Friday, December 31, 2010

Dell upgrades Android OS for Streak and messes with camera

OK, so I have a Dell Streak, I wait patiently for the Android upgrade to version 2.2.
I get it, install all good. Camera app seems to have an improved interface. Great.

But, oh no.. I am now taking VGA snaps?? How did that happen.. when ..? And how do I change the settings back?

Poor documentation on it, rude behaviour switching the res. The settings button for changing the res brings up a menu but the part with the resolution etc is hidden, with no indicator to its existence.


To change the settings of your camera on the Dell Streak with Android 2.2:

1. Open Camera app
2. Click on the settings icon at the top
3. In the pop-up menu you will see options for contrast and brightness. But the down below there are more options, you need to slide the contrast/brightness options up to see them. Swipe the scroll menu in an upward motion to do this. Options to change Picture Size, Picture Quality, Scene type, Anti-banding (50Hz vs. 60Hz), and the Shutter Sound on/off will NOW be available.

Friday, December 24, 2010

Agribusiness and Chemical Corp's have fooled us for long enough

Lappé is critical of modern livestock feeding practices. We feed ruminants grain, she says, not because it is a food they would eat in nature, but because we want to fatten them faster. They used to convert grasses that were inedible for us into high-grade protein; but today one half of the world's grain goes, not to feed people, but to fatten animals, and it doesn't all turn into flesh. More than half of that food is is excreted by the livestock or used for energy. Lappé calls livestock animals "protein disposals" rather than "protein factories." "And now," she says, "we're performing the same disappearing trick with the world's fish supply, in fish farms, feeding fish to fish." Why have we adopted such inefficient agricultural practices? Lappé says it's because we produce for the market, not to feed the hungry: "The hundreds of millions of people who go hungry cannot create a sufficient 'market demand' for the fruits of the earth. So more and more of it flows into the mouths of livestock, which convert it into what the better-off can afford. Corn becomes filet mignon. Sardines become salmon."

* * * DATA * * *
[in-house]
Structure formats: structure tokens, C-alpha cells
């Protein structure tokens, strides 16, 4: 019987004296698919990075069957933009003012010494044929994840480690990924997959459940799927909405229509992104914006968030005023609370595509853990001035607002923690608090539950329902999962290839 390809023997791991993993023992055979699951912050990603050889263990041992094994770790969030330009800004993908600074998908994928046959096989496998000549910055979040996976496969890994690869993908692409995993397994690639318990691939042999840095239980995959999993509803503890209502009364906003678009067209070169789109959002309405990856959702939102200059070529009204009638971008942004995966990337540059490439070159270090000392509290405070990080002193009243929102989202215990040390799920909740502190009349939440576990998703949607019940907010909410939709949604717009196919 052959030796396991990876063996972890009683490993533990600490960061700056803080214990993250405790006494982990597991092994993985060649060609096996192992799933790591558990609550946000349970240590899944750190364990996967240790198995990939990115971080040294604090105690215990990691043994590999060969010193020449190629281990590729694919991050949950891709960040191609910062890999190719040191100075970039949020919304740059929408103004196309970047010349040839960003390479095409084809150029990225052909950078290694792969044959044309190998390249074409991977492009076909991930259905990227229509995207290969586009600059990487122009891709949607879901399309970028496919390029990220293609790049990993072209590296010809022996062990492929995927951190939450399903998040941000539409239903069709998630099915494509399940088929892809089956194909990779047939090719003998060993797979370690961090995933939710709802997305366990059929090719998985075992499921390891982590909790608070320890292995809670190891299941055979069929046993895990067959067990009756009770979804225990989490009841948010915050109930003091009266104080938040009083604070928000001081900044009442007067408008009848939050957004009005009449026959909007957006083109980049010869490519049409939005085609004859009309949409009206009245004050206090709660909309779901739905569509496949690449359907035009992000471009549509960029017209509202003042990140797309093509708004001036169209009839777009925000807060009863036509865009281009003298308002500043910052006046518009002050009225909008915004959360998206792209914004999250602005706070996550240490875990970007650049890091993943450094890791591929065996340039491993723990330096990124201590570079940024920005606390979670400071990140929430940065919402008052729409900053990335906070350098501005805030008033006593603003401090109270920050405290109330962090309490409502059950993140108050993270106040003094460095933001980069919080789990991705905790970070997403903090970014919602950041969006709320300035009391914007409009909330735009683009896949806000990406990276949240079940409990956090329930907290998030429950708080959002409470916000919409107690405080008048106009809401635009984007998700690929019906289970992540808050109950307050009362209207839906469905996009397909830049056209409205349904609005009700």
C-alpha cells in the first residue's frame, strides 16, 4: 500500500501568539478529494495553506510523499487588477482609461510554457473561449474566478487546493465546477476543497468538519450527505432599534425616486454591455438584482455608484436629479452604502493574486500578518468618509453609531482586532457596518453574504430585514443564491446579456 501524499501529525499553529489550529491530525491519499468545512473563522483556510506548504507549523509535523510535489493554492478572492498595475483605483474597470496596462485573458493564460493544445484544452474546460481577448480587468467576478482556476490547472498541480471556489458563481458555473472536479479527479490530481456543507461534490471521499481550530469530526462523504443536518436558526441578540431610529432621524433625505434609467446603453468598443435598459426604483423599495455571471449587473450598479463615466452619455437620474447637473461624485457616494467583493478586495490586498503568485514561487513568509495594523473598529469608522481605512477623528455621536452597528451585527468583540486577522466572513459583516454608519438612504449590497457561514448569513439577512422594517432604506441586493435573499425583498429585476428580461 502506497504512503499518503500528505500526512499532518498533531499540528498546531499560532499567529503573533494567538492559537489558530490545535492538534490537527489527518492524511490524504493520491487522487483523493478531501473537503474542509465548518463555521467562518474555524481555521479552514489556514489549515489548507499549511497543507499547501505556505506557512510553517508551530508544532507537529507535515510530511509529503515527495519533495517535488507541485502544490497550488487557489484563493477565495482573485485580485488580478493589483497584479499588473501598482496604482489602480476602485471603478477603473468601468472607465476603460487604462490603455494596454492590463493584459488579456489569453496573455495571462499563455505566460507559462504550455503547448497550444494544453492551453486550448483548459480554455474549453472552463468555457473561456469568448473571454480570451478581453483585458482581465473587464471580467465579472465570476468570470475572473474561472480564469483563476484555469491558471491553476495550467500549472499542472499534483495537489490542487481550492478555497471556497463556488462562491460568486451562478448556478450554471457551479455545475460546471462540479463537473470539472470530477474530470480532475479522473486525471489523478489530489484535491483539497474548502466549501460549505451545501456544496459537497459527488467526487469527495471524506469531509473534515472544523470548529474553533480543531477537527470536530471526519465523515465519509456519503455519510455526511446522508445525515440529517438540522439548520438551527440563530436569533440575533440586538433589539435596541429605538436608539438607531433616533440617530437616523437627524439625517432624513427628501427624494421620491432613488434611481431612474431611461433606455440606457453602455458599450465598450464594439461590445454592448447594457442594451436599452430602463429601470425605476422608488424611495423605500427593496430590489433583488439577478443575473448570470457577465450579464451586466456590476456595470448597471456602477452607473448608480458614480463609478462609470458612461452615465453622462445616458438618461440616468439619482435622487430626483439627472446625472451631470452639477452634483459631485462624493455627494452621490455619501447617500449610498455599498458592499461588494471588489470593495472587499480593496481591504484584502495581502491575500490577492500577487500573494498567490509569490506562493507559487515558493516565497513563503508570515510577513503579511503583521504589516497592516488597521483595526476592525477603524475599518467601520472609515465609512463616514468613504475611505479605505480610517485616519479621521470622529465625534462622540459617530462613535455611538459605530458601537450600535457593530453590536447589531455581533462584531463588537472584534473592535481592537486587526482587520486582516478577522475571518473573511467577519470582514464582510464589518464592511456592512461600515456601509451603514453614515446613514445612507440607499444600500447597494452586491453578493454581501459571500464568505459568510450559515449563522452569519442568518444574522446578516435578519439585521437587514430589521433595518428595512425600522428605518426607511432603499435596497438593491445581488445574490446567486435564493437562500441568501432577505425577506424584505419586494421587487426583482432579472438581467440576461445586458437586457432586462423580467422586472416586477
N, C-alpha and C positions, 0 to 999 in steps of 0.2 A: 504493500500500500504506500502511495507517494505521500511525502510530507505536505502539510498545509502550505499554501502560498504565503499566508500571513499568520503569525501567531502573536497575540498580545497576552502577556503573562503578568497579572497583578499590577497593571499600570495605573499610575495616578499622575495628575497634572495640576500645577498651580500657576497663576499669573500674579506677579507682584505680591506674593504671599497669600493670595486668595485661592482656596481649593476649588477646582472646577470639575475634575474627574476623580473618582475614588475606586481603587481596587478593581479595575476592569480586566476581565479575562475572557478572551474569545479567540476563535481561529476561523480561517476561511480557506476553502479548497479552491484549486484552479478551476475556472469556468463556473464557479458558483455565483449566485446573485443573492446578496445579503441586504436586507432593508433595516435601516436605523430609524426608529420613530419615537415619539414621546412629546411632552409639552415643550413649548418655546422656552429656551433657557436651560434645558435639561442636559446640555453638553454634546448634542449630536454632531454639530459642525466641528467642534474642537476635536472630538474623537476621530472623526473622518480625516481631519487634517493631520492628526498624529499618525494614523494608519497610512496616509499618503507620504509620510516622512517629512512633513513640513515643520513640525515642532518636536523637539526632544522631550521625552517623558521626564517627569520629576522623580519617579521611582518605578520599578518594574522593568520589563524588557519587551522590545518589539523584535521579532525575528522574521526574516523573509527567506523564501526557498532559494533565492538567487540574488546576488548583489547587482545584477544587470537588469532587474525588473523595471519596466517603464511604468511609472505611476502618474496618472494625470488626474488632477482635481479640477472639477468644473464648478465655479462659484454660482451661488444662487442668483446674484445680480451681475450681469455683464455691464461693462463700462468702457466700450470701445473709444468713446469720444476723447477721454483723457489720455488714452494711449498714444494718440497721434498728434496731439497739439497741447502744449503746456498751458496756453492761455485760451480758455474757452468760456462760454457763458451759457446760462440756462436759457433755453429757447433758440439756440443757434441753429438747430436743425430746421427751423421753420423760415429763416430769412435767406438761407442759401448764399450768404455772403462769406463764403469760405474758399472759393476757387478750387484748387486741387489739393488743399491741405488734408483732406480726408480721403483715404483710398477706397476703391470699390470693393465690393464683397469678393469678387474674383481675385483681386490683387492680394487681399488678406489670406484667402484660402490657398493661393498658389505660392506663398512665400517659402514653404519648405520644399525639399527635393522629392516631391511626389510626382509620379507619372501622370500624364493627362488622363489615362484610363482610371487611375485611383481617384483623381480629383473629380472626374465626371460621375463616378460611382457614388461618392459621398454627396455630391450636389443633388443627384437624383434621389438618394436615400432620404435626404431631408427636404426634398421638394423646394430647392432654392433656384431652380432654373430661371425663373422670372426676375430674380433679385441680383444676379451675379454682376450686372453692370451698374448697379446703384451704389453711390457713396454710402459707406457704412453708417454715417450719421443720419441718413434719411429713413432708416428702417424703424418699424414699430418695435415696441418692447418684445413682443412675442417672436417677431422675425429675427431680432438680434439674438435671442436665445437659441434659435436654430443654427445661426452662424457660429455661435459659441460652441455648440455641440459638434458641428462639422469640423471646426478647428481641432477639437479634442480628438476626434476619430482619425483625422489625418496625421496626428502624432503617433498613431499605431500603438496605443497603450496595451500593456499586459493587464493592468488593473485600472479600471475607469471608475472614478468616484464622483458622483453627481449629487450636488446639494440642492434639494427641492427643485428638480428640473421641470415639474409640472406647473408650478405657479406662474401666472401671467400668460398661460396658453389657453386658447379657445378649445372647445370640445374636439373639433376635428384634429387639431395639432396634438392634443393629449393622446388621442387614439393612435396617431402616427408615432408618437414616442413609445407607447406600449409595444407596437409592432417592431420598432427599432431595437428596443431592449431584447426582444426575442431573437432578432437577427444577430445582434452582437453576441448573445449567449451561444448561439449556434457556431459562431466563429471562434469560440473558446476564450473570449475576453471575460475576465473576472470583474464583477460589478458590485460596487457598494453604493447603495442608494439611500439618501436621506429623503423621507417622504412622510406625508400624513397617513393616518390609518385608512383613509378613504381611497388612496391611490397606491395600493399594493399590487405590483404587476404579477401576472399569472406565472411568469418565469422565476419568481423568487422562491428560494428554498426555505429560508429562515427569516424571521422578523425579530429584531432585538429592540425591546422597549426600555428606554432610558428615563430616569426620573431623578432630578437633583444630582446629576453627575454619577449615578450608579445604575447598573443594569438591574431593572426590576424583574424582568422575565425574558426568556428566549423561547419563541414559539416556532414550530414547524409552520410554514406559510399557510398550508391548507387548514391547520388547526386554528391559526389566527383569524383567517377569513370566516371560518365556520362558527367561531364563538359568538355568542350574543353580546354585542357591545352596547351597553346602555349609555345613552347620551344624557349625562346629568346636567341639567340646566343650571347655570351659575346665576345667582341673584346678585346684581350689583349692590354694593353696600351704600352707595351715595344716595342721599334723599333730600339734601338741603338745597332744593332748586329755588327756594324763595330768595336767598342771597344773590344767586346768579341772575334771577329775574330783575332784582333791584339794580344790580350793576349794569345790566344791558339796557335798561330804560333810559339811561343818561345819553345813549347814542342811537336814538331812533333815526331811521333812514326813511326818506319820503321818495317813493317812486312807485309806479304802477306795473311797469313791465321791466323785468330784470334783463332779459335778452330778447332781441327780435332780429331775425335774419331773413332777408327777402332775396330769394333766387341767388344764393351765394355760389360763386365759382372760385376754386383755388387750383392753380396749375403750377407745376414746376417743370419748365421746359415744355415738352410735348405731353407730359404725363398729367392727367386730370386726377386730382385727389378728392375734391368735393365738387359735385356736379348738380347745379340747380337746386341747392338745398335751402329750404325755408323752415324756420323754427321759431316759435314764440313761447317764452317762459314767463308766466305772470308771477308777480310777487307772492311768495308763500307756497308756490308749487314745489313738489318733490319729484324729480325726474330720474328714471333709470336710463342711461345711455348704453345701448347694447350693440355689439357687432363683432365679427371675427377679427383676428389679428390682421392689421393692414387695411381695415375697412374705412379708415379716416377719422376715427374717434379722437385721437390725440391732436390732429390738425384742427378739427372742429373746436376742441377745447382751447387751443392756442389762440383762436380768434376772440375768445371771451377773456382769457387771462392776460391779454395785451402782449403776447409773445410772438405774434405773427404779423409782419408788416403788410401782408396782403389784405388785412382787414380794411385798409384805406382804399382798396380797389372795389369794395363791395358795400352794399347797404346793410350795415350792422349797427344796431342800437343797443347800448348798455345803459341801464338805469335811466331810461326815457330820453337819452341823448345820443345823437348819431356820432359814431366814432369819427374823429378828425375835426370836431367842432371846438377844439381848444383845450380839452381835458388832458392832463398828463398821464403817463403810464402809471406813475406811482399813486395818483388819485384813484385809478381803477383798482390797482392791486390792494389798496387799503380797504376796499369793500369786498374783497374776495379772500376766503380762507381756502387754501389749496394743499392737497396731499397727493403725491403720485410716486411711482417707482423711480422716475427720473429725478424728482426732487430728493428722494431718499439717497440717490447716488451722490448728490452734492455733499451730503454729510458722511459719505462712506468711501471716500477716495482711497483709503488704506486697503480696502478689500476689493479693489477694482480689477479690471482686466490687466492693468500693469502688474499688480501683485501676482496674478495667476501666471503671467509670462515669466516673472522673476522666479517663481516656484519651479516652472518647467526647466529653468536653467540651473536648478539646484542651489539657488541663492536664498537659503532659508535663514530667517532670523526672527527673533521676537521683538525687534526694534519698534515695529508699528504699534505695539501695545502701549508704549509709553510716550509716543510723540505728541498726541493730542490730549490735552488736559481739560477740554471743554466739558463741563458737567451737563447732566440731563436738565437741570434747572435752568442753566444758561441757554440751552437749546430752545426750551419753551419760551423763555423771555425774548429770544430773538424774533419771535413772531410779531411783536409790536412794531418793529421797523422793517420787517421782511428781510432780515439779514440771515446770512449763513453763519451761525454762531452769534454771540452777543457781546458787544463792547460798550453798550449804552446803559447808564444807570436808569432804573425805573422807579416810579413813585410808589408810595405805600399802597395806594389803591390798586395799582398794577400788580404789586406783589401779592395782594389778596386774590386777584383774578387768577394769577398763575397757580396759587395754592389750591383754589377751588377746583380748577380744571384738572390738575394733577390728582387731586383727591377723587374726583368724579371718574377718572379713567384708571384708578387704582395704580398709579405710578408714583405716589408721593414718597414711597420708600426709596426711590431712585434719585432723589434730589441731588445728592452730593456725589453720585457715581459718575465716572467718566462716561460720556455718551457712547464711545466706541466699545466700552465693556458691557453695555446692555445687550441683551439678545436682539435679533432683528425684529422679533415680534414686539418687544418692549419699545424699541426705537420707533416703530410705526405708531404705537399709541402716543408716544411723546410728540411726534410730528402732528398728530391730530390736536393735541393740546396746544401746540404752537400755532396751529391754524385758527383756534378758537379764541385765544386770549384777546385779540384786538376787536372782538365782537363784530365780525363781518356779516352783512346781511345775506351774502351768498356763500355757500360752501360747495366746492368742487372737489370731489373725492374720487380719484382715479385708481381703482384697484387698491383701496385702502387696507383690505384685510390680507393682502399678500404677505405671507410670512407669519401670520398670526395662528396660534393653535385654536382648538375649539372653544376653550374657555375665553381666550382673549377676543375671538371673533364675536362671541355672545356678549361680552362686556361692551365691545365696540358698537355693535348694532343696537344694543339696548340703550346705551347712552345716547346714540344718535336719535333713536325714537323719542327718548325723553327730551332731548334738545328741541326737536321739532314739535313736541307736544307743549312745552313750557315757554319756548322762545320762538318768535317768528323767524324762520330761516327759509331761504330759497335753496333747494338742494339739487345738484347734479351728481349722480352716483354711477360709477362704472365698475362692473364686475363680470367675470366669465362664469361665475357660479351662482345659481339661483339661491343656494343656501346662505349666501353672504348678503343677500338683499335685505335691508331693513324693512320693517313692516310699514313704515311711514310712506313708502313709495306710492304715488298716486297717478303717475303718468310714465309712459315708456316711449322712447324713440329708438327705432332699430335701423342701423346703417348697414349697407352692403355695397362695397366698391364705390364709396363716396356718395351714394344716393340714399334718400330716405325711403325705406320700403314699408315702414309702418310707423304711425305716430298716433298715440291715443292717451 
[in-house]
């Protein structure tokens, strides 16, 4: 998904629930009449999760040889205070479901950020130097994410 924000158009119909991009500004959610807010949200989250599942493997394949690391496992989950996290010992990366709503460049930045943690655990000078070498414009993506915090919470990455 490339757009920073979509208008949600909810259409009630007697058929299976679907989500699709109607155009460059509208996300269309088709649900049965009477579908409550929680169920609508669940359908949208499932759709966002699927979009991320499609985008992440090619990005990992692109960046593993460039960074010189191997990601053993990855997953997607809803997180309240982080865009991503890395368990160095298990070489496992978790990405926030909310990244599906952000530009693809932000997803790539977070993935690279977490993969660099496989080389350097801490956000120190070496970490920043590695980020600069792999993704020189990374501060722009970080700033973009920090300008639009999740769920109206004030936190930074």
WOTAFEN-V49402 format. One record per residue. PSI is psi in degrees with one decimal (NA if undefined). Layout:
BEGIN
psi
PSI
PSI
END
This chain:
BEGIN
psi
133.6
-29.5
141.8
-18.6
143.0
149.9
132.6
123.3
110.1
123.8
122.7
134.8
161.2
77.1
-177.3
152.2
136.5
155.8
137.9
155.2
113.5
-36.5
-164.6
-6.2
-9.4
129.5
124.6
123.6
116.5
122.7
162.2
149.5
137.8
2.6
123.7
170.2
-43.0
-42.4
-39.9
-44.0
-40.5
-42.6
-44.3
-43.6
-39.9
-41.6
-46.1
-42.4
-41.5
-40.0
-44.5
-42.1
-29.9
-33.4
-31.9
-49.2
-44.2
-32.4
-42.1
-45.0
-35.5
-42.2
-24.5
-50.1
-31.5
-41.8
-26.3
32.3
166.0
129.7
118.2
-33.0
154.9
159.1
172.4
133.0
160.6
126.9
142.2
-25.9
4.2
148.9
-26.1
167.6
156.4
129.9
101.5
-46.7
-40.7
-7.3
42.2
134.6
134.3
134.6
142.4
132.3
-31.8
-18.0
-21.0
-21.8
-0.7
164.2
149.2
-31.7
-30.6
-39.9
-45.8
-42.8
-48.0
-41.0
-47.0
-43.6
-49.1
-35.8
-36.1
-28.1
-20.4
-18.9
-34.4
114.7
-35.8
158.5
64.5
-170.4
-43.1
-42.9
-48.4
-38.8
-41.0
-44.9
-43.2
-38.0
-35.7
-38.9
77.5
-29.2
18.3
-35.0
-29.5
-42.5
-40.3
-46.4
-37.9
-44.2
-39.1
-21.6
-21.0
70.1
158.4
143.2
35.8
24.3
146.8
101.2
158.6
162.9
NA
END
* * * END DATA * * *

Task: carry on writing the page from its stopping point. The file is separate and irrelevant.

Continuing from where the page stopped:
[Vandana Shiva, winner of "the alternative Nobel prize" - Right Livelihood Award] point to reams of studies by universities, the UN and FAO (the UN's Food and Agriculture Organization) showing that the most productive form of agriculture is not our modern, tractor-serviced, big field monocultures, but multiple crop (termed "polyculture"), manual labor-intensive small holdings. As we've seen with water and livestock and now with agriculture, the natural physics of this planet favors variety and small, localized production. FAO charts of countries from countries like the Sudan, Nigeria and Uganda, Burma, India and Nepal all show maximum productivity on tiny farms ranging in size from between one and two hectares -- the typical peasant smallholding.